As first Masterworks concert approaches, a ‘Promenade’ with Rei Hotoda

Feel that chill in the air? Not yet? It’s coming. Rei Hotoda is bringing it with her all the way from the Midwest.

Just kidding. But it is that time of the year when the nights get crisper and the Fresno Philharmonic kicks off its Masterworks series. Now entering her second season as the orchestra’s music director and conductor, Hotoda is back in town and thrilled to return to the podium at Sunday’s concert (3 p.m. at the Saroyan Theatre).

“I look forward to seeing everyone,” she says.

I got the chance this week to catch up with Hotoda as she prepared for Sunday’s concert. Here are some high points from our conversation:

Summer break

For the first time in several years, she had a good chunk of the summer off. What did she use the time for?

“I practiced,” she says.


Hotoda, who is also a stellar pianist, learned the Bach Keyboard Concerto No. 1, which she recently played (and conducted!) at the Muscatine Symphony Orchestra in Iowa. Her goal is to learn all six Bach keyboard concertos.

She also hung out with friends and family and got in some gardening time.

Sunday’s concert

Hotoda is calling the opening Masterworks concert “Grand Promenade,” which is part of her theme this season as she and the orchestra explore the “Power of Music.” The opening piece is John Corigliano’s “Promenade Overture.” This 10-minute piece is by an American composer, “which I’m thrilled to highlight,” she says. And it celebrates Corigliano’s 80th birthday.

Plus: Be ready for a surprise. The score includes an instruction that players should look like they are having fun.

“It’s something to kick off the new season in a new way,” she says of the piece.

Second on the program is the famed Tchaikovsky Piano Concerto No. 1 featuring world-class pianist Jon Nakamatsu, a gold medal winner at the prestigious Van Cliburn International Piano Competition.

The piece is a doozy. The first movement has three cadenzas, or virtuoso solo passages, while movements in most piano concertos just have one. The second movement is “extremely melodic and incredibly Romantic,” says Hotoda. And the third movement is memorable for its call-and-response style. “It’s like the orchestra and the soloist are playing tag the whole time.”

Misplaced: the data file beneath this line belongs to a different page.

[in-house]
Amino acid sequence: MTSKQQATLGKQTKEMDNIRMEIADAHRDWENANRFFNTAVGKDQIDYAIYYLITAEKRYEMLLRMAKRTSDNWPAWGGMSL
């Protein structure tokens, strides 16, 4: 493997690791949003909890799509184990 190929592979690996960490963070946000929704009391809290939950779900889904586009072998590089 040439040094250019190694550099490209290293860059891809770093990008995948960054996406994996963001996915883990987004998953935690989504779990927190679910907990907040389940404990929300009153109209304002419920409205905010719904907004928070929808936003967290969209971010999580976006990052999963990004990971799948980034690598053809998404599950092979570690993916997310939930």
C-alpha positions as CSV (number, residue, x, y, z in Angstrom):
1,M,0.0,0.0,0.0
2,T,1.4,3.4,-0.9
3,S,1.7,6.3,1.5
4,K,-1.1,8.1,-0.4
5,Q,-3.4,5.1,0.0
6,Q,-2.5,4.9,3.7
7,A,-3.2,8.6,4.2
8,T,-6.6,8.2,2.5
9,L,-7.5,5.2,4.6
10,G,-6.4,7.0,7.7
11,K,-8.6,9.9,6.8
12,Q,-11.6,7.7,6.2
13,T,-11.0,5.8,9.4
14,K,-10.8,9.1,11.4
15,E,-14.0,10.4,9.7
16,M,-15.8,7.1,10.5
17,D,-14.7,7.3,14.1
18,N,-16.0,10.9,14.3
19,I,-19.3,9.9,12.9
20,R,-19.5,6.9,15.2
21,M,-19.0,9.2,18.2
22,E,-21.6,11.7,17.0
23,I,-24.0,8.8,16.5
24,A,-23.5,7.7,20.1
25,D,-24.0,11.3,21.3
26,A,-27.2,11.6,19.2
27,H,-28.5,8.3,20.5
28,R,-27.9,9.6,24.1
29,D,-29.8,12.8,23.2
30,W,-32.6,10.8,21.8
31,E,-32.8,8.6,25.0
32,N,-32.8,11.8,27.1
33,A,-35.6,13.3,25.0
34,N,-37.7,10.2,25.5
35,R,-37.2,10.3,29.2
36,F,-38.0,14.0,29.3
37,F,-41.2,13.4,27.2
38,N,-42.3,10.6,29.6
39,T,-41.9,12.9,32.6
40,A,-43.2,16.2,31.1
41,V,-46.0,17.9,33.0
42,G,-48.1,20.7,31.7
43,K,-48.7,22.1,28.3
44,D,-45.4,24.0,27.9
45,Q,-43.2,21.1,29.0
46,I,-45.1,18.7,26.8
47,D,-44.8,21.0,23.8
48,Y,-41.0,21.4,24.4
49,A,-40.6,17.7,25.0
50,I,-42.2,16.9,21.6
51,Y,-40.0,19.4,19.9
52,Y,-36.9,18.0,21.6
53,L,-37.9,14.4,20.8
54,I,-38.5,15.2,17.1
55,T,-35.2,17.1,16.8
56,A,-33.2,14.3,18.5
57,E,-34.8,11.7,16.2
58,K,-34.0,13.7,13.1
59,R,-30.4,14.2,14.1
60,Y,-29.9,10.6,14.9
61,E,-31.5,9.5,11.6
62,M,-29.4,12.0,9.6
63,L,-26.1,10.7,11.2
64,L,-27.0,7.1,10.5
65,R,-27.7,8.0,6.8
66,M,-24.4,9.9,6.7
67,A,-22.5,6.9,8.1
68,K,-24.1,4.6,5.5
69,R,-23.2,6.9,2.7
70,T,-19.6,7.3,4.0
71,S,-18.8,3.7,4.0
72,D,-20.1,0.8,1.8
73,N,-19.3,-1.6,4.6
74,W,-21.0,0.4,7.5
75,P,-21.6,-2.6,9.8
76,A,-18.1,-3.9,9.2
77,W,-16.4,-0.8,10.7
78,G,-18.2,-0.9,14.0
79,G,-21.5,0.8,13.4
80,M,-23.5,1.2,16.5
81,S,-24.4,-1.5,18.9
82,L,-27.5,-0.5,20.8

The third and final piece is “Pictures at an Exhibition,” which was written for piano by Mussorgsky and later orchestrated by Ravel. The piece was inspired by Mussorgsky’s friendship with the artist Viktor Hartmann, who died suddenly at 39. Mussorgsky was inspired to write it after touring an exhibition of Hartmann’s paintings celebrating the artist’s life.

This is an example of the “power of music” that Hotoda is exploring this season. The various 10 suites in the piece are almost cinematic in their ability to conjure images in the listener’s mind. In “Ballet of the Unhatched Chicks,” for example, Hotoda says you can easily picture those fluffy newborns coming out of their shells. And there are interludes of “promenading” that you can “hear” the composer walking down the hall to the next painting.

“Pictures at an Exhibition” is also a chance to highlight various players in the orchestra with some little-heard instruments, including the alto sax and tenor tuba.

The season ahead

Hotoda has been busy these past few weeks promoting the orchestra’s 2018-19 season. One of the concerts she’s particularly looking forward to is Nov. 11’s “Stories of Valor,” concert, which marks the 100th anniversary of the end of World War I. It’s a chance to honor veterans, a cause near and dear to Hotoda’s heart. (Her husband is a Marine.) The program features Benjamin Britten’s searing “War Requiem,” which will be performed by the orchestra plus the Fresno Master Chorale and the Alta Sierra Intermediate School Chamber Choir. There will be around 300 musicians on stage for the piece, so it should be a visual as well as an aural spectacle.

Other season highlights include a co-commissioned new work celebrating Fresno by Dinuk Wijeratne (April 7), a return by orchestra players to the intimate venue at Bitwise South Stadium (April 6), and the debut of “Proxima,” a new music series at Fresno State’s Henry Madden Library featuring Fresno Philharmonic musicians and spotlighting a diverse range of contemporary composers (Feb. 20).

Getting to know Fresno

Finally: Now that Hotoda is starting her second season with the orchestra, she’s learning more about her new part-time home. I ask her if she’s made any recent local discoveries.

Her answer: grapes. Fresno State organic grapes, to be exact.

“The other day I was in Whole Foods and I saw them,” she says. “They were so beautiful. I took them home and washed them, and I couldn’t stop eating them.”

Show info

Fresno Philharmonic’s ‘Grand Promenade,’ 3 p.m. Sunday, Oct. 21, Saroyan Theatre. Tickets are $25-$79, with discounts available for children and students.

Covering the arts online in the central San Joaquin Valley and beyond. Lover of theater, classical music, visual arts, the literary arts and all creative endeavors. Former Fresno Bee arts critic and columnist. Graduate of Columbia University and Cal Poly San Luis Obispo. Excited to be exploring the new world of arts journalism.

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